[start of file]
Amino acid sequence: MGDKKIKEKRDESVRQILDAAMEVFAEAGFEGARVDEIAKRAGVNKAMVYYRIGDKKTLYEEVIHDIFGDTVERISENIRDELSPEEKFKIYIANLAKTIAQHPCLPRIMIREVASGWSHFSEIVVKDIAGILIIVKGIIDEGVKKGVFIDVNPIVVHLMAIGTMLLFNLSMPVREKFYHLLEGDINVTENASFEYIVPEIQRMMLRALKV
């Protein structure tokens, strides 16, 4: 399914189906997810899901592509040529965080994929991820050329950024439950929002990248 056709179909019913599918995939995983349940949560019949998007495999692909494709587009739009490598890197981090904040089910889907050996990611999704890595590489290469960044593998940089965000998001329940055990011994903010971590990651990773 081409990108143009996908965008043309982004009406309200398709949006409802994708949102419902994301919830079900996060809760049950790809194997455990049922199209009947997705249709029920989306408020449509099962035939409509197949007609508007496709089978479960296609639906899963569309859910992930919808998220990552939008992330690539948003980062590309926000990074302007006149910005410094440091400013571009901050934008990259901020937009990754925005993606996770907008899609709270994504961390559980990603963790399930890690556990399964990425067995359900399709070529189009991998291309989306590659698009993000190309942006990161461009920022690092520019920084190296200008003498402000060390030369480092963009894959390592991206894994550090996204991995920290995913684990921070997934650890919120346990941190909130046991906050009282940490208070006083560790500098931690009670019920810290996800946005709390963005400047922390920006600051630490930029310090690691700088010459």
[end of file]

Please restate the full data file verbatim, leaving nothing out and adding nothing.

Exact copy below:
Amino acid sequence: MGDKKIKEKRDESVRQILDAAMEVFAEAGFEGARVDEIAKRAGVNKAMVYYRIGDKKTLYEEVIHDIFGDTVERISENIRDELSPEEKFKIYIANLAKTIAQHPCLPRIMIREVASGWSHFSEIVVKDIAGILIIVKGIIDEGVKKGVFIDVNPIVVHLMAIGTMLLFNLSMPVREKFYHLLEGDINVTENASFEYIVPEIQRMMLRALKV
């Protein structure tokens, strides 16, 4: 399914189906997810899901592509040529965080994929991820050329950024439950929002990248 056709179909019913599918995939995983349940949560019949998007495999692909494709587009739009490598890197981090904040089910889907050996990611999704890595590489290469960044593998940089965000998001329940055990011994903010971590990651990773 081409990108143009996908965008043309982004009406309200398709949006409802994708949102419902994301919830079900996060809760049950790809194997455990049922199209009947997705249709029920989306408020449509099962035939409509197949007609508007496709089978479960296609639906899963569309859910992930919808998220990552939008992330690539948003980062590309926000990074302007006149910005410094440091400013571009901050934008990259901020937009990754925005993606996770907008899609709270994504961390559980990603963790399930890690556990399964990425067995359900399709070529189009991998291309989306590659698009993000190309942006990161461009920022690092520019920084190296200008003498402000060390030369480092963009894959390592991206894994550090996204991995920290995913684990921070997934650890919120346990941190909130046991906050009282940490208070006083560790500098931690009670019920810290996800946005709390963005400047922390920006600051630490930029310090690691700088010459």